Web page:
Should your company reduce salaries when an employee moves to a lower cost geography?

Due to the sudden explosion of remote work, companies are quite commonly asking us if they should reduce the salaries of employees that move to a geography with a lower cost of living.

In fact, even AT Kruze Consulting we are seeing our own employees leaving San Francisco and moving to less expensive locations. Everyone wants to take advantage of the flexibility that work from home provides - and some of them are having pretty amazing adventures, while still getting their work done. 

There’s a lot of headaches that come with an employee working remotely and moving to a new geography - and one of them is knowing if your employees are being compensated correctly. If they move to a low cost area, should you reduce their salary? 

The first determinant I would make is whether this is a temporary move for that employee, or whether it’s permanent. If it’s temporary, you’re in really good shape, I wouldn’t recommend doing anything, I would just leave it alone. 

Now if it’s permanent, that’s a much bigger deal because a lot of these employees, when they move to that lower cost geography, also want to pay lower payroll tax rates. That’s because they are likely moving from a higher tax state like California or New York, to a lower tax state. And so we’ll get into payroll tax rates in a second, but that necessitates actually making a permanent adjustment in the payroll system, and also registering to do business in that state, pay payroll taxes, there’s a lot of like work for the company. And it’s not free to have to file extra corporate tax returns for new states, deal with sales tax issues, etc. 

Now in terms of what to pay those employees, we are seeing a few companies make those adjustments. They’re actually reducing it based on the standard of living in that geography. Now my advice if you’re going to do that is to clearly communicate this with the employees as soon as possible. You do not want employees going to low cost states, signing a big lease (or purchasing an expensive house) because they think they are keeping the same salary level. That’s a really bad situation for the employees. 

The other thing to remember is that you’re opening yourself up for your employees to be poached. Any time you take something away from people, that always leaves a big, a bad taste in their mouths. So that’s why the clear communication is so important - especially if you can make this policy clear BEFORE anyone asks if they can move. 

I also recommend having a data-centric approach. Now a lot of real estate firms have data on cost of living across the country. There’s also some compensation firms like Radford, even your friendly accountant at Kruze Consulting, or your top law firm for your startup will have some data and possibly help you. One of the of rules of thumb that I’m seeing is like you take high-cost geographies like New York and San Francisco as 100% of salary. And then if you move to other kind of still expensive, but not as expensive cities like Austin, or Seattle, or Boston, maybe you pay 90% of the original salary. And then if it’s a lower cost thing like Boise, or places in you know, Wyoming, or the Southeast, then it’s maybe 85% of typical salary. Those are what people are using as adjustments. However, there’s no real right answer for those adjustment levels. I think the best thing you can do is use a data-centric approach and communicate clearly.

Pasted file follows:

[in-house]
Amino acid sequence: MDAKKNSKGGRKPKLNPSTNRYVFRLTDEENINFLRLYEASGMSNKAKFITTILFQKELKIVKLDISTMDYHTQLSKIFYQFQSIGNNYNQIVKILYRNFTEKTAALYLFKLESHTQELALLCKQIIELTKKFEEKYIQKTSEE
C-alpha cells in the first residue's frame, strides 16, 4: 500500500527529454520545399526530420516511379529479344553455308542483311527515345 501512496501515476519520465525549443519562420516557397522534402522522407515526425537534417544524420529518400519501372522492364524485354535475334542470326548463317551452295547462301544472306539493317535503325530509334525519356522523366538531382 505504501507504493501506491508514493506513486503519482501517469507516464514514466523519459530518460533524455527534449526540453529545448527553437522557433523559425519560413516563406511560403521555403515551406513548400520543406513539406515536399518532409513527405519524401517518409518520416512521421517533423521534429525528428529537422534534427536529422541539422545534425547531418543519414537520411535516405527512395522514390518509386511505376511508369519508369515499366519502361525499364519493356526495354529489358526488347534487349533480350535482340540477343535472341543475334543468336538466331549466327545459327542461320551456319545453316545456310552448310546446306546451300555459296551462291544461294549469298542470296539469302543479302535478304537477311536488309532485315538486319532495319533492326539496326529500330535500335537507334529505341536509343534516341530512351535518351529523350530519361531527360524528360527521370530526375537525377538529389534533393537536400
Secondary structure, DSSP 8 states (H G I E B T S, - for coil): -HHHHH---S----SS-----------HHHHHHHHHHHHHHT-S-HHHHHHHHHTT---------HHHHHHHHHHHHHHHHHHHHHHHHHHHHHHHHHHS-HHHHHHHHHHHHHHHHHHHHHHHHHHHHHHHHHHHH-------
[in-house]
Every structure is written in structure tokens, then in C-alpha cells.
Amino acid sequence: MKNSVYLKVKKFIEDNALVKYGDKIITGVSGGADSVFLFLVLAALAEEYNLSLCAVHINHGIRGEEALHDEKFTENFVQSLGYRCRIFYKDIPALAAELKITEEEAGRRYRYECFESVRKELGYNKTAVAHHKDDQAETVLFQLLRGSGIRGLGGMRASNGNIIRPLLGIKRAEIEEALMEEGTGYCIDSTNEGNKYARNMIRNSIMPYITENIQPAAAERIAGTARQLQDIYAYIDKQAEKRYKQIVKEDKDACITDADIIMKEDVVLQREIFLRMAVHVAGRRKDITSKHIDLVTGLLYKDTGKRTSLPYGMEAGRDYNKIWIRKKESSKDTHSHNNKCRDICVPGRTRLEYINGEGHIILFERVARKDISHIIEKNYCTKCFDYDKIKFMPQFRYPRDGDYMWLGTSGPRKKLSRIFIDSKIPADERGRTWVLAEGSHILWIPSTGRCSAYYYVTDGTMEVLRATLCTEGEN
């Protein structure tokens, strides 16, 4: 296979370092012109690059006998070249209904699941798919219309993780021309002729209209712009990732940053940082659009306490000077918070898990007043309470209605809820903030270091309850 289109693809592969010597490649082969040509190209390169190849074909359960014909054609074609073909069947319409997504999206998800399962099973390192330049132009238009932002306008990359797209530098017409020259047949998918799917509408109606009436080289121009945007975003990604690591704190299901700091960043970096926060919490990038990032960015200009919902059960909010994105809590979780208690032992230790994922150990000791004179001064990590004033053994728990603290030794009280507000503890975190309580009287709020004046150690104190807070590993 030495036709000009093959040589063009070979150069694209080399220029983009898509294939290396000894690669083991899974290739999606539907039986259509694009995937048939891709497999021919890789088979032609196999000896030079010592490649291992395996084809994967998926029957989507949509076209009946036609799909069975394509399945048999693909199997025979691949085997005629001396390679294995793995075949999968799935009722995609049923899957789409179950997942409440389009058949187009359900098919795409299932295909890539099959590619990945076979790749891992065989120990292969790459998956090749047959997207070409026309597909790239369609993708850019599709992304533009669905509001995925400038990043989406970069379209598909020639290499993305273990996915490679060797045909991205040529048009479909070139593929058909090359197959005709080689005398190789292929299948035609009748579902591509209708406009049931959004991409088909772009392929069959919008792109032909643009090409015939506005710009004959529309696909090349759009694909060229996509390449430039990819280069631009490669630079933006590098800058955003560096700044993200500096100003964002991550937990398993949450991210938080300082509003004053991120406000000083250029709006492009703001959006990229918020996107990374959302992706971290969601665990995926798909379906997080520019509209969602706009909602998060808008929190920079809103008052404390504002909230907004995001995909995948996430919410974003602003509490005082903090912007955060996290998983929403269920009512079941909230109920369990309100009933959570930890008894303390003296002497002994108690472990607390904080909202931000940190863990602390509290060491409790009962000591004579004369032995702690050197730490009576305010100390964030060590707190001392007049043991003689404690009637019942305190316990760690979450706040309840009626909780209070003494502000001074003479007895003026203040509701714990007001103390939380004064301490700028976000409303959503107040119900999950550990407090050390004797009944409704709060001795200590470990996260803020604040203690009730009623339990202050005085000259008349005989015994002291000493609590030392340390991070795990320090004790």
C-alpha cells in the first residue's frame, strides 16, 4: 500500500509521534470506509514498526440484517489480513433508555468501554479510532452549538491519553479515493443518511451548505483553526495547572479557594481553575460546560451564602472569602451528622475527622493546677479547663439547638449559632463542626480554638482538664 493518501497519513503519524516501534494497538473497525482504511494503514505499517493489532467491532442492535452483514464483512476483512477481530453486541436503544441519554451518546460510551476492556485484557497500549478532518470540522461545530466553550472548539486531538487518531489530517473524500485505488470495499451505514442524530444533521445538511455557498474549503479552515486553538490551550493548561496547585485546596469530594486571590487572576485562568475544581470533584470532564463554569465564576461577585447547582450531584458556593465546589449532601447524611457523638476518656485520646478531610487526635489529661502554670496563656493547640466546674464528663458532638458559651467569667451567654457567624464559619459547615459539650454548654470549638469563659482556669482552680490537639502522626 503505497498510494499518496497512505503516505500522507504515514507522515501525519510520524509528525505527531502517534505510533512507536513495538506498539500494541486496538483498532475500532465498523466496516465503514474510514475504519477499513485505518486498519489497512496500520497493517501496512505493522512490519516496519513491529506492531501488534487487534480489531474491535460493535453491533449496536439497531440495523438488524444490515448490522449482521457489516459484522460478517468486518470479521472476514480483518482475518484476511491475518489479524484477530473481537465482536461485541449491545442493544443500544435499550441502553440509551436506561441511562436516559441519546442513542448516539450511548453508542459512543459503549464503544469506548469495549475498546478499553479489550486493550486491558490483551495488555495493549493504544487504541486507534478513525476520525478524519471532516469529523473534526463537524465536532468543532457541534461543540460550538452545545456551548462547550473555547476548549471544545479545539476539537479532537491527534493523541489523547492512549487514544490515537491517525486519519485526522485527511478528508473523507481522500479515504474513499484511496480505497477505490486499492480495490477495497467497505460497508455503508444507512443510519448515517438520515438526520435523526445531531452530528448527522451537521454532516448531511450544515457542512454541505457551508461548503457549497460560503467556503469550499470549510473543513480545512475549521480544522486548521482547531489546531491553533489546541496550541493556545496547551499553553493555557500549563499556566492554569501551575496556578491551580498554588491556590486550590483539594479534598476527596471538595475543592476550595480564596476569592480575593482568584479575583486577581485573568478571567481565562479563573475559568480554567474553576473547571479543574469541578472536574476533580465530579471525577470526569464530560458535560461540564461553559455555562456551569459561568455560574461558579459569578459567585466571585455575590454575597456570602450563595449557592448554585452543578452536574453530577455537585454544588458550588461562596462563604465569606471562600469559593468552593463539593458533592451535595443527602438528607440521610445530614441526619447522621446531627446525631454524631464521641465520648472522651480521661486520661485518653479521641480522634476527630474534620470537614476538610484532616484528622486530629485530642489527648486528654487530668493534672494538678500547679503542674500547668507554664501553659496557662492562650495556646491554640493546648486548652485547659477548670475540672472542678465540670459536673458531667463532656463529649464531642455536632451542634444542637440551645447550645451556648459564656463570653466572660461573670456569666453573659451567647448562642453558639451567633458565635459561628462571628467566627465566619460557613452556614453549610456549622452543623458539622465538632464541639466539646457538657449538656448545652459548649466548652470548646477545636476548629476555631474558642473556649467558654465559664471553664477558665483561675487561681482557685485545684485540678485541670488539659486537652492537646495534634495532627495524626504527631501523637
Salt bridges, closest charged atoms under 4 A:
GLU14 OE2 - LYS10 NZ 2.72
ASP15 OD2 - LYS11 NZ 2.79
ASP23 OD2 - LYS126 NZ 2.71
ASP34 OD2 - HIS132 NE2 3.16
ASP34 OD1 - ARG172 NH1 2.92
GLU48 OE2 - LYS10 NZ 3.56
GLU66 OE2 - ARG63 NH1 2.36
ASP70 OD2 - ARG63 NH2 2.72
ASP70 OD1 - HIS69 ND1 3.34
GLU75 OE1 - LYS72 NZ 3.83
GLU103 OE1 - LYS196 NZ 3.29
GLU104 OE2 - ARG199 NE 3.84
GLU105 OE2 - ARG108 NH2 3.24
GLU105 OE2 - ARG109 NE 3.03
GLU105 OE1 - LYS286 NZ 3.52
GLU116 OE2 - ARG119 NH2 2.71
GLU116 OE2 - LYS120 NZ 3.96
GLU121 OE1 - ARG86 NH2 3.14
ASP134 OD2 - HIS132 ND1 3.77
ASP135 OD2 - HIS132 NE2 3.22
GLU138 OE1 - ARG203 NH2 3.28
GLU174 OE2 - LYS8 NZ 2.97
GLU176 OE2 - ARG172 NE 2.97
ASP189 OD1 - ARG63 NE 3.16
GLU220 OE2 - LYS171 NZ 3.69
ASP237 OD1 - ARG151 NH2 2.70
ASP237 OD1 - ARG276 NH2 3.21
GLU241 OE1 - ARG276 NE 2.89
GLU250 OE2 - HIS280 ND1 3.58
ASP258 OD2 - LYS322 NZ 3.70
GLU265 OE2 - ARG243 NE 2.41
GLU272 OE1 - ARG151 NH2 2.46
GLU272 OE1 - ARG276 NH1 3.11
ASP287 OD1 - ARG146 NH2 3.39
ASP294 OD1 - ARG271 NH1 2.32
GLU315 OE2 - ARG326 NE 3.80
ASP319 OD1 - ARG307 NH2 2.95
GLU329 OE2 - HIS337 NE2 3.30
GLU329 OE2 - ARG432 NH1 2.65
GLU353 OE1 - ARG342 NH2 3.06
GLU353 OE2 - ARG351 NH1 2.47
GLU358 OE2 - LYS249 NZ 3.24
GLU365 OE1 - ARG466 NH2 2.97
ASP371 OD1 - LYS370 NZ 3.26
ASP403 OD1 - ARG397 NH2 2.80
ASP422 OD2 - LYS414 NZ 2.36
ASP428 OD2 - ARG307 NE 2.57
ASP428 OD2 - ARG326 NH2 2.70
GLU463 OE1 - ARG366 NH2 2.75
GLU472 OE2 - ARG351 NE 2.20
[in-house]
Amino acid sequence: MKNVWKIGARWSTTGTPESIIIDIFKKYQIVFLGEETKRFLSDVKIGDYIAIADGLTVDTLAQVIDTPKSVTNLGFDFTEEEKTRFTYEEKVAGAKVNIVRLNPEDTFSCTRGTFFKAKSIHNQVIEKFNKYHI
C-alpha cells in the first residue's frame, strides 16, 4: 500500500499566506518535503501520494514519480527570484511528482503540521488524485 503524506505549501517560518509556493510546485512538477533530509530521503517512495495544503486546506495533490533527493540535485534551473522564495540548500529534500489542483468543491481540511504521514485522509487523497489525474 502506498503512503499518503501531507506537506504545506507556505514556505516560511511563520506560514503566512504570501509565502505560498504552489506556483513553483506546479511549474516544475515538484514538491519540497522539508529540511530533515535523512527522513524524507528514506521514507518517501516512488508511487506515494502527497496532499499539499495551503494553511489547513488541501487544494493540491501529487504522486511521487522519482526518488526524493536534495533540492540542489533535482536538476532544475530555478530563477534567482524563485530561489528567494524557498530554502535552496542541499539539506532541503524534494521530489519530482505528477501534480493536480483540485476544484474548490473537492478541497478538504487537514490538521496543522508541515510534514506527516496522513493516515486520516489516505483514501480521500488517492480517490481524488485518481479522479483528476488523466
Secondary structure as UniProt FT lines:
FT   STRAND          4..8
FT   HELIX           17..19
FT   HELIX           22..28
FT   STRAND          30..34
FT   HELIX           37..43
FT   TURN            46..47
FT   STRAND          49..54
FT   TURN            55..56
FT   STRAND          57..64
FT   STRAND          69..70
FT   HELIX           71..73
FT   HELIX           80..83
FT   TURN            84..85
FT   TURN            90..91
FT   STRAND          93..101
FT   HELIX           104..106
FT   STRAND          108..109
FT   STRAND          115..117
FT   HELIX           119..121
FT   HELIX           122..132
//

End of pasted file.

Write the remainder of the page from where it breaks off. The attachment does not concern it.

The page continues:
And again, you really do have to think about the ramifications. If you’re cutting people’s salary, what will happen you know, three months from now, or six months from now if they get a job offer from a startup or a big company that doesn’t really care where they live and just wants them to execute on the job and provide value? So personally, I would not make salary adjustments, especially in the middle of COVID when there’s so much uncertainty, and people’s anxiety levels are really, really high. I think you’re kind of just tempting fate a little too much for my liking. And again, replacing an employee is just so expensive, and it just really hurts the organization. So be careful what you do here. 

Now just a quick aside, if you do make this a permanent change in the employee’s tax status in a state, you do need to register to do business in that state, you need to register to do payroll taxes, and you’re going to have to do some other stuff like worry about sales tax. You’re going to need a quick tax nexus study. And you’re going to have to file federal and state income tax returns, you’re going to have to start including that state. So just know that you know, if people are moving all throughout the country, your tax footprint may really increase. I do know some companies that are limiting the states that people can actually move to and still stay employed. 

At Kruze, we’re not doing that. We’re letting people move wherever they want. But that’s just another thing to consider. We’ll soon be releasing some information to help companies understand the tax nexus ramification of remote workers. So check that out on our Kruze video library. So again, if you’re going to make a salary reduction based on a geography and a lower cost of living, communicate very clearly, make sure you are using data to make that change, and also really think twice about it because you may be opening yourself up for some of your employees to get poached. We also have a number of resources that calculate the average startup founder salary, CEO salary and CTO salary. The CEO one even has a calculator that you can use to estimate pay based on how much funding and which industry your company is in.